This fall, the county’s Environmental Health Office will send about 2,000 letters to property owners that may be producing wastewater but have no permit on file. The letters will ask the property owners to apply for one if they don’t have one.

Part of the permit application will include an inspection to determine whether the system is working properly.

The goal of the project is to ensure that all septic systems in the county have permits.

Homeowners would pay for the inspections, if necessary. Financial support is available for low-income families that qualify.

“We’re making an effort to reach out to homeowners to make sure our records are up to date and that Bernalillo County’s septic systems are working properly and not causing excessive pollution to our precious water resources,” says George Schroeder, environmental health manager. “Homeowners will have the opportunity to update the records and comply with this ordinance. It’s possible that the homeowner has more complete records than the county, and this is a chance to update the files.”

Although the Albuquerque Bernalillo County Water Utility Authority has extended sewer service to many rural areas in Bernalillo County, not all areas have that service. Property owners with unpermitted septic systems generally don’t have access to that service.

Today, there are roughly 20,000 permitted septic systems in Bernalillo County.

Financial assistance is available to both pay for the inspections and in some cases rebuild or replace failing septic systems and waste pools. Income guidelines and other factors apply.

Call the Bernalillo County Environmental Health Office for more information at 505.314.0310.

To view a copy of a wastewater system permit application, click here.

To learn more about wastewater issues, click here.

# # #

 

 

 

 

 

Commissioner Johnson Urges

Bear Smarts

 

Safer Community for Residents and Bears

 

 

Bernalillo County – Commissioner Wayne A. Johnson encourages county residents, especially those in the East Mountains, to take precautions with bears.

 

Residents are encouraged to make their homes and yards bear proof to increase safety for both bears and people.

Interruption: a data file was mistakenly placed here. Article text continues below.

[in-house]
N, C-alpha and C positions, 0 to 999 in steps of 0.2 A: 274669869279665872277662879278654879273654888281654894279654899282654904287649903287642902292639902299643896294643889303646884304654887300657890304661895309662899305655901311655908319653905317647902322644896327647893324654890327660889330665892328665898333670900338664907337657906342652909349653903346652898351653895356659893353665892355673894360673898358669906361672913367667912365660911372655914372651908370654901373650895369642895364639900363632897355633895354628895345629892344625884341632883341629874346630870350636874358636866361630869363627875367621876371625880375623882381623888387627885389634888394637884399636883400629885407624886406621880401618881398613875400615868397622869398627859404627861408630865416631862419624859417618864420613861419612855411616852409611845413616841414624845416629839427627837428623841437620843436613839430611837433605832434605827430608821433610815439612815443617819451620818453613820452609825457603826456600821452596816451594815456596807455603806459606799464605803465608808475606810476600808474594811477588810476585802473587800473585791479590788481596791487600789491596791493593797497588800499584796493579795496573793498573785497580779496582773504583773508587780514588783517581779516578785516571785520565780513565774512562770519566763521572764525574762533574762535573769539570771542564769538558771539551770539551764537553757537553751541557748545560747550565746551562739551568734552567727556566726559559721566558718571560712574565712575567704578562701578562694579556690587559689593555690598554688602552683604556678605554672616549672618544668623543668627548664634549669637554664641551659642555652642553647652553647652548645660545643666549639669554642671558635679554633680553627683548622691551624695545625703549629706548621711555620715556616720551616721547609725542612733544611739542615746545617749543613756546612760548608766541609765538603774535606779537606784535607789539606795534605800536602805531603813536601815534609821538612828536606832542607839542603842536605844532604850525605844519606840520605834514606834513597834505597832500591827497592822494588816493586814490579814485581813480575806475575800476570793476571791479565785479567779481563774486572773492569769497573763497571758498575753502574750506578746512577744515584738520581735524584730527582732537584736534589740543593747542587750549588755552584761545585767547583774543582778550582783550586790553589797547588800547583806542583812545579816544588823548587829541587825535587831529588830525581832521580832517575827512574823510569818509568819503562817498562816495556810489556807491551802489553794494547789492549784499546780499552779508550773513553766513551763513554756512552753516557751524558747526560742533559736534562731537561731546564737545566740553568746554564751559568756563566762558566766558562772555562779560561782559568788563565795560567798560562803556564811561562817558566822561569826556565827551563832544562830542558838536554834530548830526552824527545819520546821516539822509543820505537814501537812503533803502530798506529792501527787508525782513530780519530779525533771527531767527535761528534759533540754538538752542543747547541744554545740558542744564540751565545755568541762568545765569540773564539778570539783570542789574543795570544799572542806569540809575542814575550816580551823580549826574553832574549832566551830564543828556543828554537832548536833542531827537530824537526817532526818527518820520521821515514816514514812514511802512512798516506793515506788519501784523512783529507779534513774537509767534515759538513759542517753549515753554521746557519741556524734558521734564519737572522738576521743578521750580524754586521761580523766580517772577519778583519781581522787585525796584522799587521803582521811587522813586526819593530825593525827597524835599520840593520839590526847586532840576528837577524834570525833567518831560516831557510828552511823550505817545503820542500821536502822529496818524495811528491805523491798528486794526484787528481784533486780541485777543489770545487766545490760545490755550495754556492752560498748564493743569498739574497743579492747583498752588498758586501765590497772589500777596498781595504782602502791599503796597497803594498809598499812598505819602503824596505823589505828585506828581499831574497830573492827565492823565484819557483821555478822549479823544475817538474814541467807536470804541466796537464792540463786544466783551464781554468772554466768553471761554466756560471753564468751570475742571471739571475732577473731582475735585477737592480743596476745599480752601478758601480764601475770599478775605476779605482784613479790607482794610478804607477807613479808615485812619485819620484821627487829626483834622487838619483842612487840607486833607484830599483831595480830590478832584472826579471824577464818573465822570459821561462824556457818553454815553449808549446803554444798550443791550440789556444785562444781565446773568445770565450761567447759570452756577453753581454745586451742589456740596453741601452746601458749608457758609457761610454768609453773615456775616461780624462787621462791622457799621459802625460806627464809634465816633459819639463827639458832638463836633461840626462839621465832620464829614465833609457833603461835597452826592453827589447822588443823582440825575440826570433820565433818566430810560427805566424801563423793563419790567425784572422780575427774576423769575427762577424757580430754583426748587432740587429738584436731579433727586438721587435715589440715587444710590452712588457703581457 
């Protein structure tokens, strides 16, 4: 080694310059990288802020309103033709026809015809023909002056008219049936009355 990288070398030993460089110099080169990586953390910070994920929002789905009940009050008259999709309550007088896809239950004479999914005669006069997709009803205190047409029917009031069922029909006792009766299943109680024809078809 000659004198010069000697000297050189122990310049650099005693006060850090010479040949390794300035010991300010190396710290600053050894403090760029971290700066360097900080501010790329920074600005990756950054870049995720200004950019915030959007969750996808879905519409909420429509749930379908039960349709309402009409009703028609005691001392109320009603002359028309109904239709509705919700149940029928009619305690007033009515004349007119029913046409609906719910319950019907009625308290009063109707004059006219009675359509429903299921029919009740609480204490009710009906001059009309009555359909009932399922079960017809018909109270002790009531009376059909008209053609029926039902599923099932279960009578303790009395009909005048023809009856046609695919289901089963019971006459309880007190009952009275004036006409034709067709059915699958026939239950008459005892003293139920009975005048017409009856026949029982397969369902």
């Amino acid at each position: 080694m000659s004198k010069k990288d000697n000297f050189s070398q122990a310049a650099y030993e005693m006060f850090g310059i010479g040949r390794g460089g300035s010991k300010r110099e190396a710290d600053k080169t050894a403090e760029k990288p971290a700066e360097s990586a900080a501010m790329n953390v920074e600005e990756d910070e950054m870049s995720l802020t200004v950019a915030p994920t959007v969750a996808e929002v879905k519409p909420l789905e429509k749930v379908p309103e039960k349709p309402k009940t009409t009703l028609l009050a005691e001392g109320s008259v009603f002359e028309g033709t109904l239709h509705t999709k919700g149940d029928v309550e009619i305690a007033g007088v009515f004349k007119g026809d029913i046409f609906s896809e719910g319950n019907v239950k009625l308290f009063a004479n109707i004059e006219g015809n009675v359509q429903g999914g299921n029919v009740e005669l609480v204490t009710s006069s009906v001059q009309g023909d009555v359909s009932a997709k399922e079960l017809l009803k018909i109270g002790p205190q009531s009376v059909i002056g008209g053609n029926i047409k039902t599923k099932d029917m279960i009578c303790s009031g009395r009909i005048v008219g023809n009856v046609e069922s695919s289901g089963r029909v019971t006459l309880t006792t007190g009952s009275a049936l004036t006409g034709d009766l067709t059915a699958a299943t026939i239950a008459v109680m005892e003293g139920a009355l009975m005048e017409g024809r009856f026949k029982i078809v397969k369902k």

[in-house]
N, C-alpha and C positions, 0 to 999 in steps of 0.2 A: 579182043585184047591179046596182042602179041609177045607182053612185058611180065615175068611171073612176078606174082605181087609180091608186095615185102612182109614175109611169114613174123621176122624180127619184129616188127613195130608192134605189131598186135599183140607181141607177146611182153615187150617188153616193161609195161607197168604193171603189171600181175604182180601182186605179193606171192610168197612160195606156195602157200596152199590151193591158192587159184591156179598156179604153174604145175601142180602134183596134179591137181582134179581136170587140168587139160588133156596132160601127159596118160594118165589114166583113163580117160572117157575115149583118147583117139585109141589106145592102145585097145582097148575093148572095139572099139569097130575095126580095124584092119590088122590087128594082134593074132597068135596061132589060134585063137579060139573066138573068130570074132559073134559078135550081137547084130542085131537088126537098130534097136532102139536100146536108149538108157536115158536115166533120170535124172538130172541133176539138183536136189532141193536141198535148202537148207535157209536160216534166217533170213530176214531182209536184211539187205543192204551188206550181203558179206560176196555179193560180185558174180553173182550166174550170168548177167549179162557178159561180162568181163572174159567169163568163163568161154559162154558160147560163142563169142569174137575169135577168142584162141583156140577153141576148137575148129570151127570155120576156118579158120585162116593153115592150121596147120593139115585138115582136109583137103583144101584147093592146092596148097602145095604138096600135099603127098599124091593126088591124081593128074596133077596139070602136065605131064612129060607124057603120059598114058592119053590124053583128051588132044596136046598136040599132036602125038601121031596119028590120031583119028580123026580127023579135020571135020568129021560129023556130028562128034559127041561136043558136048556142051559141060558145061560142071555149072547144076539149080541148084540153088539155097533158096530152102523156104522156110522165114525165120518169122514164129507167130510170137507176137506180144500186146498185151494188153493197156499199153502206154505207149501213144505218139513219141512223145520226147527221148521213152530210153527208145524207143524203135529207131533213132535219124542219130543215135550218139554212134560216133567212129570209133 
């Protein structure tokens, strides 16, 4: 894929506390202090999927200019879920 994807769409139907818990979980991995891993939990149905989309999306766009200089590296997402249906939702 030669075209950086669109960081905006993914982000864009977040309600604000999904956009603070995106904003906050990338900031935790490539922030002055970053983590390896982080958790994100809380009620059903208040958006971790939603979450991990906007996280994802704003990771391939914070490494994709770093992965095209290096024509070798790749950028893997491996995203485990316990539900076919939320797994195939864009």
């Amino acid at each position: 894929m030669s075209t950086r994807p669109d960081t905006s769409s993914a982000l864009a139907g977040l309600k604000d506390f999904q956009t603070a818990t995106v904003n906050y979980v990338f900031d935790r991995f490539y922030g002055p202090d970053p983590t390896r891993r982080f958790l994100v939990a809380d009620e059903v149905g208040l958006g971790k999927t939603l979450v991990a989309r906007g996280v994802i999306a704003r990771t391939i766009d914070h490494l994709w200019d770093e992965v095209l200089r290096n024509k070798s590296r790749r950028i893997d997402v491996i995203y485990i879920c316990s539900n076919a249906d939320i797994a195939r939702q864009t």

“A bear’s eating behavior can alter after just one meal. Once the bear identifies a resident’s home as a source of food, it will continue to go back,” says Commissioner Wayne A. Johnson.  “Eliminating their access to our trash is the number one thing people can do to prevent a problem.”

One of the biggest attractions for bears is unsecured garbage, and bears will often visit a same spot again and again. Other big lures for bears are bird feeders, pet food and barbeque grills.

A little prevention can go a long way. Residents should place bird feeders out of reach, and bring them in at night. Also, barbecue grills should be cleaned and stored; trash should be secured in a garage or shed; and garbage should be placed outside only the same day of pickup. Each of these steps can deter bears significantly.

The danger in attracting bears is that the animals can become comfortable with humans, which can lead to problems for people and these animals.

As bears get used to feeding off trash, they tend to become more bold and aggressive. Looking for more, they could start breaking into homes and cars and become less fearful of people.

Right now, bears are consuming anywhere from 1,500 to 4,000 calories a day.  In a few weeks, they will begin to prepare for hibernation and will need to eat as many as 15,000 to 23,000 calories a day.